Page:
Zach Schnackel

Round 'n round

Jan 8th, 2017
👋 This is part of my GSAP deep-dive series!

Today's deep-dive will be a Droplet animation I did for DigitalOcean. This was a branding experiment to test out future initiatives for the company.

Let's take a look at the illustration I was given:


I love getting illustrations from DO designers as there's no shortage of hand-movements and "swoosh" sounds between us as we construct how best to bring illustrations to life. Yes, we are professionals. No, we don't have any shame.

Breaking this down, there were a few different pieces to this animation:

  1. The entire Droplet should bob up and down, with the bottom shadow responding appropriately based on the proximity of the Droplet.
  2. 5 different dots following the respective "dot-axises".
  3. Each dot should go behind the shape as if the Droplet itself is on a different layer.

Task 1

I started by creating two separate TweenMax iterations. With the Droplet, we're impacting the y-axis to travel up by 15px with the yoyo property to automatically return to the starting position—repeating indefinitely.

For the bottom-shadow, we want to give the illusion of the Droplet getting closer to the imaginary floor we're setting in our scene. We'll still use the yoyo and repeat properties as we did for the Droplet, but instead of impacting the y-axis, we'll change the scale.

// Droplet bounce'#Droplet-boundingShape', 3, {
  y: -15,
  yoyo: true,
  repeat: -1

// Droplet shadow'.Droplet-shadow', 3, {
  scale: 0.85,
  yoyo: true,
  repeat: -1,
  transformOrigin: 'center center'

Task 2

I decided to use the Bezier Plugin which accepts an array of points/values and type to determine the strength of the curve, taking your target element and translating based on the aforementioned attributes. Since the dotted-lines were two separate paths (more on that later), I decided against using the suggestion from this post and mapped out what I called each "hard-stop".

Hard stops

By finding each position relative to the [0, 0] point I had each dot start at—the lower center— I was able to create a pretty reliable coordinate system that ended up back at the beginning. The first for example, was:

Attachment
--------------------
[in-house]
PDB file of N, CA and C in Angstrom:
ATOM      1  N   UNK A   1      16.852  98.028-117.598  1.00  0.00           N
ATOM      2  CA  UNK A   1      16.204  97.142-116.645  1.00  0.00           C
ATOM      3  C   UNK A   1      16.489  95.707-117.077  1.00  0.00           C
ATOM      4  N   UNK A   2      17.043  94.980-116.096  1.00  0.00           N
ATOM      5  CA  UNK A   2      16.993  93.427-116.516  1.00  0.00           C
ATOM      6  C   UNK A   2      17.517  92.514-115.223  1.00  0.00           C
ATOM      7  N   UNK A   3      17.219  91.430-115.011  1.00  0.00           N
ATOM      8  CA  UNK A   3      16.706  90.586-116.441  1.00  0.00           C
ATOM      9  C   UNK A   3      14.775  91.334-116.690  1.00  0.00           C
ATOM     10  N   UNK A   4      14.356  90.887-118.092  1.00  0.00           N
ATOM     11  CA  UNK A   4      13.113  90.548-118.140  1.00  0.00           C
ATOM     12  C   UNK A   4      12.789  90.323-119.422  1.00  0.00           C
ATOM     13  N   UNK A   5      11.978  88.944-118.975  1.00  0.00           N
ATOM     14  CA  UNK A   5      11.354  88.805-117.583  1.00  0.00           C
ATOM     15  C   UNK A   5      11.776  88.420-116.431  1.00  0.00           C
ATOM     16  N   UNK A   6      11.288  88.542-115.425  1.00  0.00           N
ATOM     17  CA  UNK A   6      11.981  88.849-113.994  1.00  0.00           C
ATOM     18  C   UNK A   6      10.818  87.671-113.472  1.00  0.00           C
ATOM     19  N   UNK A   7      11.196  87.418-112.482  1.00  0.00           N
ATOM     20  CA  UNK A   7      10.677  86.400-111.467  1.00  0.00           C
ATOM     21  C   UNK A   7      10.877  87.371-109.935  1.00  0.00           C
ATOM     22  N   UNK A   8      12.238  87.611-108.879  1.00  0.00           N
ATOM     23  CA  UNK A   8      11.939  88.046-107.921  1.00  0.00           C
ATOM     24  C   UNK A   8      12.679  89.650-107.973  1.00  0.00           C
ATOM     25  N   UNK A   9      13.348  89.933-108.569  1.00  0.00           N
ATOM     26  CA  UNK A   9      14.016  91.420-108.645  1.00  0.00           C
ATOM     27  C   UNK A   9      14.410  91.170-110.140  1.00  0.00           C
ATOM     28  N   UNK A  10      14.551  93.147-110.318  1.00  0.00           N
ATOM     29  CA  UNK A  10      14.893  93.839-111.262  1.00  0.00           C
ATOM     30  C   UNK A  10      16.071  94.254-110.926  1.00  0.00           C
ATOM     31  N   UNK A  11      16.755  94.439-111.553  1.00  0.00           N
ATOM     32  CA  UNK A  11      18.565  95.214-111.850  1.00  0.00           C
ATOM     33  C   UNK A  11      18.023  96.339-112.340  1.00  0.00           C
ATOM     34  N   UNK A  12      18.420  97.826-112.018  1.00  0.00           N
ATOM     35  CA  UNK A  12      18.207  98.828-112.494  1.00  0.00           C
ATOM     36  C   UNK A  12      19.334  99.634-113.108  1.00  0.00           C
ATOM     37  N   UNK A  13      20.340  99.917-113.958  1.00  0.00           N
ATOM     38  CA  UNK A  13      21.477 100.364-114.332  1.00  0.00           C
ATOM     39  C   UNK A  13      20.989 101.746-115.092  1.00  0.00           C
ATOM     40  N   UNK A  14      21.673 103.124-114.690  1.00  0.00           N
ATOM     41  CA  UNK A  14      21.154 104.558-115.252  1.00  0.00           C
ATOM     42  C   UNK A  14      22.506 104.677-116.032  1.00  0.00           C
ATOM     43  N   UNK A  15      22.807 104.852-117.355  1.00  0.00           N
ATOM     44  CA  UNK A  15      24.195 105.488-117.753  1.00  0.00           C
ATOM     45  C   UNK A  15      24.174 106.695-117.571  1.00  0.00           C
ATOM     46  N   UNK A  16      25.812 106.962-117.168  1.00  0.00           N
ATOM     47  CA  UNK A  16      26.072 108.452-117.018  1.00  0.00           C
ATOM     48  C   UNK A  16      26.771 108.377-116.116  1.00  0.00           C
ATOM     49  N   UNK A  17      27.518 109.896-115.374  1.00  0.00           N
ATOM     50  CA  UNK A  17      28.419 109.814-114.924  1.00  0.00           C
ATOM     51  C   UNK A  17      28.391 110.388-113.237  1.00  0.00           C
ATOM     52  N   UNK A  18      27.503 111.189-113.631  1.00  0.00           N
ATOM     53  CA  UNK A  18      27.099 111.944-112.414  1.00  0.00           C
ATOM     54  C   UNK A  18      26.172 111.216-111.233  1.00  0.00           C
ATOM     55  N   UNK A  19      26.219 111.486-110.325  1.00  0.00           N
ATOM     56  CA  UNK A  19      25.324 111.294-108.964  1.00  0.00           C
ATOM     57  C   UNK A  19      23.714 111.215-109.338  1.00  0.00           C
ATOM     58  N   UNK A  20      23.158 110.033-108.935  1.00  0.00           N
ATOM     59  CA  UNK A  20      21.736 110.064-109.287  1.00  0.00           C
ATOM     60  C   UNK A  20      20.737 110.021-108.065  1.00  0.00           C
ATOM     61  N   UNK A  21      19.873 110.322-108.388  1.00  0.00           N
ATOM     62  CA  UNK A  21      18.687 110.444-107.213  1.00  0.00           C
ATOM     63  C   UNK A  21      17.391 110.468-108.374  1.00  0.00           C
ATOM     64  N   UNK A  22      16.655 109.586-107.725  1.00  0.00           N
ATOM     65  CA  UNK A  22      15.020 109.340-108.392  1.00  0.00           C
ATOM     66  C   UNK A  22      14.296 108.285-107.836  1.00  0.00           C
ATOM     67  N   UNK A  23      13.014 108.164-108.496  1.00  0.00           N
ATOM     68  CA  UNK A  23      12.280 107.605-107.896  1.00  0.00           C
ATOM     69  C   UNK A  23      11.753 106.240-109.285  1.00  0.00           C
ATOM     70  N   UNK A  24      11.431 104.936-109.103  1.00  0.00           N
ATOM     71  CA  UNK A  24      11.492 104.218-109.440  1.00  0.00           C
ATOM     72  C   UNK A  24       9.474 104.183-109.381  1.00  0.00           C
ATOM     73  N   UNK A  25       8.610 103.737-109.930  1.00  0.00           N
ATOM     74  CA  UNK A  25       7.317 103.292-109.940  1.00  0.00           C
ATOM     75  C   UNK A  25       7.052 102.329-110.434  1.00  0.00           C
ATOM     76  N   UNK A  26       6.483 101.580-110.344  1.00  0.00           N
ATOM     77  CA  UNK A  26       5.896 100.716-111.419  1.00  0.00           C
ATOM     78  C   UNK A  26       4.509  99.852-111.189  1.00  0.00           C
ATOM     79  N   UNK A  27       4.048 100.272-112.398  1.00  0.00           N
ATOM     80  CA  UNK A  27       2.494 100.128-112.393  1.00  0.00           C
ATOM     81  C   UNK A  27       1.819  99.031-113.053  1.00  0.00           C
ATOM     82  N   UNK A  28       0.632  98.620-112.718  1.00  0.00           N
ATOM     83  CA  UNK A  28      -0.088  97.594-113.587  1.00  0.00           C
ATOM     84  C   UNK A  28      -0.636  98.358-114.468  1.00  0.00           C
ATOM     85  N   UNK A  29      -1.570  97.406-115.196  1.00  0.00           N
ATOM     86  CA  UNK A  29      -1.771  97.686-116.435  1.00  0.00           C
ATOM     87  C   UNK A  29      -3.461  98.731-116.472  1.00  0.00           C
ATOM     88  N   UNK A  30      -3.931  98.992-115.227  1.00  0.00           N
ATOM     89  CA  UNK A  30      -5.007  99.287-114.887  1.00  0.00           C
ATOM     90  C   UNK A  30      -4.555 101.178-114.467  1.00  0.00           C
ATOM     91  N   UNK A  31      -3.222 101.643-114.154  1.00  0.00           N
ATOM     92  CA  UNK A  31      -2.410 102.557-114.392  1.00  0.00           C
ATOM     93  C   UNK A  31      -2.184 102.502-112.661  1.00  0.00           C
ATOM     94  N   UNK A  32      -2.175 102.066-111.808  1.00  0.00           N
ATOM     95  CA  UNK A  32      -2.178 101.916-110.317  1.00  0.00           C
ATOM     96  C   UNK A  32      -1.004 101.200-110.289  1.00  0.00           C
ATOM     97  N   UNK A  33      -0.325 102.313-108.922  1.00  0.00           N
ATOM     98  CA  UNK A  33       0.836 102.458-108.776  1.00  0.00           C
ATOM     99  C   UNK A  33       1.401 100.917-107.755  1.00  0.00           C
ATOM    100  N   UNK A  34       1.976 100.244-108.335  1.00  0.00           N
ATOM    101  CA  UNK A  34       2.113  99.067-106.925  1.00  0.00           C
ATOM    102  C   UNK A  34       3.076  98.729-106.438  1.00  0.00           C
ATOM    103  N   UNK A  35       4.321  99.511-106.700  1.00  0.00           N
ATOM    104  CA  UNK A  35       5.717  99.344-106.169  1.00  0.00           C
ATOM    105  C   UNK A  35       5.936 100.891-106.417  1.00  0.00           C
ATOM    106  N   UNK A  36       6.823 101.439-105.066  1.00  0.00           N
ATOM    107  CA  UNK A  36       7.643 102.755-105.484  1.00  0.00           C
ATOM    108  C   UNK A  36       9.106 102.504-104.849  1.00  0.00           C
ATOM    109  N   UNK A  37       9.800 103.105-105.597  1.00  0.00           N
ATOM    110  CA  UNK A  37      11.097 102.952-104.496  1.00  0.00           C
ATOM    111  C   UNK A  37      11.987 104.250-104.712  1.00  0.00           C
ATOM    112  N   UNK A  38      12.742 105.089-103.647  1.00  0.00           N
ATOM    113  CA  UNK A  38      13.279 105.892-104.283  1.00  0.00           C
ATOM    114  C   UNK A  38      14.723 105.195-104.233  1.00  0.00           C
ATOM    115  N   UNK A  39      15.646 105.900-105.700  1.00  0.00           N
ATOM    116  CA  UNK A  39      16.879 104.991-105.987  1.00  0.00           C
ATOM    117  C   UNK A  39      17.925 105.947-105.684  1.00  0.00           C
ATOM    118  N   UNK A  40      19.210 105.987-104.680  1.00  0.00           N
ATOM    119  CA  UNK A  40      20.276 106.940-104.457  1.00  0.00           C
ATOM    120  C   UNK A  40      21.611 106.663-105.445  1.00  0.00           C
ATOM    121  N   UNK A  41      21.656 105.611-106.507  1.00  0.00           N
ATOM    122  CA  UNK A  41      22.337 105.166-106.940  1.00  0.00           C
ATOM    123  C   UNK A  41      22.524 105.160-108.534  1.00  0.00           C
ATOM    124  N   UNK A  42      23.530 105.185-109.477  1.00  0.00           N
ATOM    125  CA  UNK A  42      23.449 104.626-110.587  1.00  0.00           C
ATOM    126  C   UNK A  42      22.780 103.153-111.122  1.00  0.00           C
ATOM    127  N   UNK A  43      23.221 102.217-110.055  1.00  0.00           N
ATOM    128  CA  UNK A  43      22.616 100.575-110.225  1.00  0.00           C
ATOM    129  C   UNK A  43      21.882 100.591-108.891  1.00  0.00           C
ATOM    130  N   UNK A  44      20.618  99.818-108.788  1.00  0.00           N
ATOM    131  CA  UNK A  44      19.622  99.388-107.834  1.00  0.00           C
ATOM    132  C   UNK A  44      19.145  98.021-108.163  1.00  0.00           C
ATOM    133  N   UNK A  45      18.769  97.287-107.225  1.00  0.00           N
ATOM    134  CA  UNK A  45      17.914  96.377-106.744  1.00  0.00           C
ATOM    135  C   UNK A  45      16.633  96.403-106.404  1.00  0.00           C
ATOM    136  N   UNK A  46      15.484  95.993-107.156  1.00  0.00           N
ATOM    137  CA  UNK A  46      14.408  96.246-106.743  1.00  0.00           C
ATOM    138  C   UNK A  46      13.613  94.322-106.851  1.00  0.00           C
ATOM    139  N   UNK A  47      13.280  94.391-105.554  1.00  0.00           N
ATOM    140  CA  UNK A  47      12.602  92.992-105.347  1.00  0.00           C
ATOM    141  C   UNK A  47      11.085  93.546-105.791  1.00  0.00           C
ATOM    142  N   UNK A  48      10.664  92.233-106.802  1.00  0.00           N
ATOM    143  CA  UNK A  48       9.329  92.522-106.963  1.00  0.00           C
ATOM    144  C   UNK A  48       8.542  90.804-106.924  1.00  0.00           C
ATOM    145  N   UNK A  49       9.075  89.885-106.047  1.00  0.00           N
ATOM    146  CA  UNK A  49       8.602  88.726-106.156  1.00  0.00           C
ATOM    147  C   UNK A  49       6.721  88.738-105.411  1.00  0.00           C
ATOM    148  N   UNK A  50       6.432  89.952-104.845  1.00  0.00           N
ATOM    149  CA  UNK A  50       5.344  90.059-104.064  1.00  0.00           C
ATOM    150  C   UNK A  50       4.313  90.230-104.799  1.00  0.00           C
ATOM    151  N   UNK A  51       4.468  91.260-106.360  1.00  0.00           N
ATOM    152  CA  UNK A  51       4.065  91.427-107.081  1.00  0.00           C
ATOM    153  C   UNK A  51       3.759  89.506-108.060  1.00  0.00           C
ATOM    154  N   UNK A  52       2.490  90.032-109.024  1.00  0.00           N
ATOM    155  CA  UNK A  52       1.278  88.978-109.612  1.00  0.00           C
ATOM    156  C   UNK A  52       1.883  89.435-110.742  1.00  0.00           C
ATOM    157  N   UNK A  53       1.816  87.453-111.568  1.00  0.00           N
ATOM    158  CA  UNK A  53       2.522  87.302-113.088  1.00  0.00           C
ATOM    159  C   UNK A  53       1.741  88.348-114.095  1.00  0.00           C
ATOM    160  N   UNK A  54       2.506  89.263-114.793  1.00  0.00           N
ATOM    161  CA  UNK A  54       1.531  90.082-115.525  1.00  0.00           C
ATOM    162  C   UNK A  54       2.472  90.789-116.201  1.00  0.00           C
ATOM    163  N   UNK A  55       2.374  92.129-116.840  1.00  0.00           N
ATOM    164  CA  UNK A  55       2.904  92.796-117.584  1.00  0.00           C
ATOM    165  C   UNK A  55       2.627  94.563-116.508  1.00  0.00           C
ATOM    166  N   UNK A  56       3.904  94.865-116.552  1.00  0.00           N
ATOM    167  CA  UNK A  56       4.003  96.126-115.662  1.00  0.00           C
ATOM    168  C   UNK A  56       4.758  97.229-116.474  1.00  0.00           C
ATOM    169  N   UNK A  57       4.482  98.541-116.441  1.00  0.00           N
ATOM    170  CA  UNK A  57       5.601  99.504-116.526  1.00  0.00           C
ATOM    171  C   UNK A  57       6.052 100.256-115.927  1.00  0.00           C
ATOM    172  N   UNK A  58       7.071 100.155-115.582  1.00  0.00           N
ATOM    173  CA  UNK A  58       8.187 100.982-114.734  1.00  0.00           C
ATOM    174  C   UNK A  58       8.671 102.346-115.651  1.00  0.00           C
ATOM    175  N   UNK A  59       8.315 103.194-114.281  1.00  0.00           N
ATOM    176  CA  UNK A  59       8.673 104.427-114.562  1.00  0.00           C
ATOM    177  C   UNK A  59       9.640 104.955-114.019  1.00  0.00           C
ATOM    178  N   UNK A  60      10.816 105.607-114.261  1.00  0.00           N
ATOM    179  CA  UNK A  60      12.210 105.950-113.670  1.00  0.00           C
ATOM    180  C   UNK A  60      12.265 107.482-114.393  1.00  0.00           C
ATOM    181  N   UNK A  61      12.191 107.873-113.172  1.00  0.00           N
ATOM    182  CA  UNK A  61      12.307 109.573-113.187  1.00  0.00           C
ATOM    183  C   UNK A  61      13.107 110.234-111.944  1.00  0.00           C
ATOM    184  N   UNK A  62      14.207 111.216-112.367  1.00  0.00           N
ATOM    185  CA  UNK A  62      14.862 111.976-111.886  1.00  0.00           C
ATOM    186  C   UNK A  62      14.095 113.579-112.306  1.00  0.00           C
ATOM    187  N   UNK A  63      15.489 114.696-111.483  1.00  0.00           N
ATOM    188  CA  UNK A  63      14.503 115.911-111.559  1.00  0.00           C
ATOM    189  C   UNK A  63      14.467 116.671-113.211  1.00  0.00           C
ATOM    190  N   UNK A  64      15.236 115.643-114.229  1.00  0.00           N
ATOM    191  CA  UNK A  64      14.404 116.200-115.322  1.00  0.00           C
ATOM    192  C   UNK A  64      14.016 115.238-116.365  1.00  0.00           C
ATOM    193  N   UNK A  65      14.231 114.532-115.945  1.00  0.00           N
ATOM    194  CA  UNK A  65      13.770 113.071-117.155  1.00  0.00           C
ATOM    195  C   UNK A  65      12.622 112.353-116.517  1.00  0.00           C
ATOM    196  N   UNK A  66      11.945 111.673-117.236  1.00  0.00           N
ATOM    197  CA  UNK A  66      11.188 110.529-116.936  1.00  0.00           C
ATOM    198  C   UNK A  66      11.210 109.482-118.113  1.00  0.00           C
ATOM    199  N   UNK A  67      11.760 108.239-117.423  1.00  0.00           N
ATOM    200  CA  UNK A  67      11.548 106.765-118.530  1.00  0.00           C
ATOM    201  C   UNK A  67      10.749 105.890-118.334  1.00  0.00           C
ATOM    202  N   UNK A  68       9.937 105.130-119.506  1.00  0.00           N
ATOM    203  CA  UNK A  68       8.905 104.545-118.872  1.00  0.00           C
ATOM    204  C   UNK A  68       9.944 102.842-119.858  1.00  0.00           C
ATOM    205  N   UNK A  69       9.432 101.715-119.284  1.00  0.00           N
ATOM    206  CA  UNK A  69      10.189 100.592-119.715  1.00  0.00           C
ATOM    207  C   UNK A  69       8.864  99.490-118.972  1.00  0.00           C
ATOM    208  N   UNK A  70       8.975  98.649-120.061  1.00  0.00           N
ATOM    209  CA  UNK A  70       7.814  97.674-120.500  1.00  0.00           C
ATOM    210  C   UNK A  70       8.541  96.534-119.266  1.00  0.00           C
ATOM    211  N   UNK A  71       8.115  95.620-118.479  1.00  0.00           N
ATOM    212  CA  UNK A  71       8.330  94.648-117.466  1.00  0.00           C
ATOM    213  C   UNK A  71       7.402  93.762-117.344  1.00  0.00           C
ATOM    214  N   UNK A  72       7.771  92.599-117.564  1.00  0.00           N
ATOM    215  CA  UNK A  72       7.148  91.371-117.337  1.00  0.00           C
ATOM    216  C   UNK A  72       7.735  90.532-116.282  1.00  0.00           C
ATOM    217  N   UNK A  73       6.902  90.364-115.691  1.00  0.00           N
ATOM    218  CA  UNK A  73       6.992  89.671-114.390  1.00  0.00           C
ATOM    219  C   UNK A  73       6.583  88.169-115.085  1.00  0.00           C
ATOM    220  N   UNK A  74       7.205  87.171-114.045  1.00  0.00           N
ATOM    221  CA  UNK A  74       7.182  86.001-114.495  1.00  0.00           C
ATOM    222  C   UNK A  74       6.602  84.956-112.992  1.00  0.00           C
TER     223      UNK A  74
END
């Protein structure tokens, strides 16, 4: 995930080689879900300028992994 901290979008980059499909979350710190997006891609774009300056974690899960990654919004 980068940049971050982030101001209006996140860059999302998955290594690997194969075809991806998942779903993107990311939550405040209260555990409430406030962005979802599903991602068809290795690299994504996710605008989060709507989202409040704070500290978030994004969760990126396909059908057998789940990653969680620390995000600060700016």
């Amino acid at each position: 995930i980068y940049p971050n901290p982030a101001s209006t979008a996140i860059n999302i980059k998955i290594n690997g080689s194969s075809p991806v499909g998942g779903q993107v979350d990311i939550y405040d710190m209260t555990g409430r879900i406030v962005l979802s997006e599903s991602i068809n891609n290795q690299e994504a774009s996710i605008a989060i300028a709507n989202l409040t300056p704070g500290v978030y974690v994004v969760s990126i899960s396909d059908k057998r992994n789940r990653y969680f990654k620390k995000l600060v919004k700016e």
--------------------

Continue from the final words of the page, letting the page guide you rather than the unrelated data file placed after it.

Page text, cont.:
// Coordinates of first dot
{x: 46, y: -8},
{x: 0, y: -16},
{x: -46, y: -8},
{x: 0, y: 0}

Then, with the type attribute the Bezier plugin provides, I was able to adjust the curviness of the path it would follow based on the imperfect nature of each dotted circle.

Task 3

Oof - let's start out this task with one of those. As I quickly ran through ways of tackling #1 and #2 in my head with Masami, I suddenly came to the realization we were dealing with some sort of layered effect that would take a dot and shove it to the background behind the main Droplet.

As I struggled through a few different options, it suddenly dawned on me to look at the illustration itself. Each dotted circle was actually two paths; with one on top of the Droplet layer, and the other behind it. As I looked at the Droplet at its simplest, I knew the visual effect we were going for was more opaque when it reached the Droplet threshold. So, that's exactly what I did.

Now this was tedious to say the least, but determining the timing in which the dot would reach the edge (and come out the other side) I was able to stub-in an opacity update within that interval. With the power of GSAP and timelines, combining each of those tweens with specific delays was pretty easy:

// Timeline for each dot going behind the Droplet
.to(dot, 0.25, {
  delay: 1.85,
  opacity: 0.15,
  ease: Power0.easeNone
}, 'droplet-path')
.to(dot, 0.25, {
  delay: 2.85,
  opacity: 1,
  ease: Power0.easeNone
}, 'droplet-path');

I ran with that idea and figured out the timings, delays, and offsets for each dot. With some more JavaScript trickery, creating an object with each configuration, looping through them, and even setting a random start position for each was a breeze.

What you see below is the finished product. Let me know what you think!

See the Pen Droplet animation by DigitalOcean (@digitalocean) on CodePen.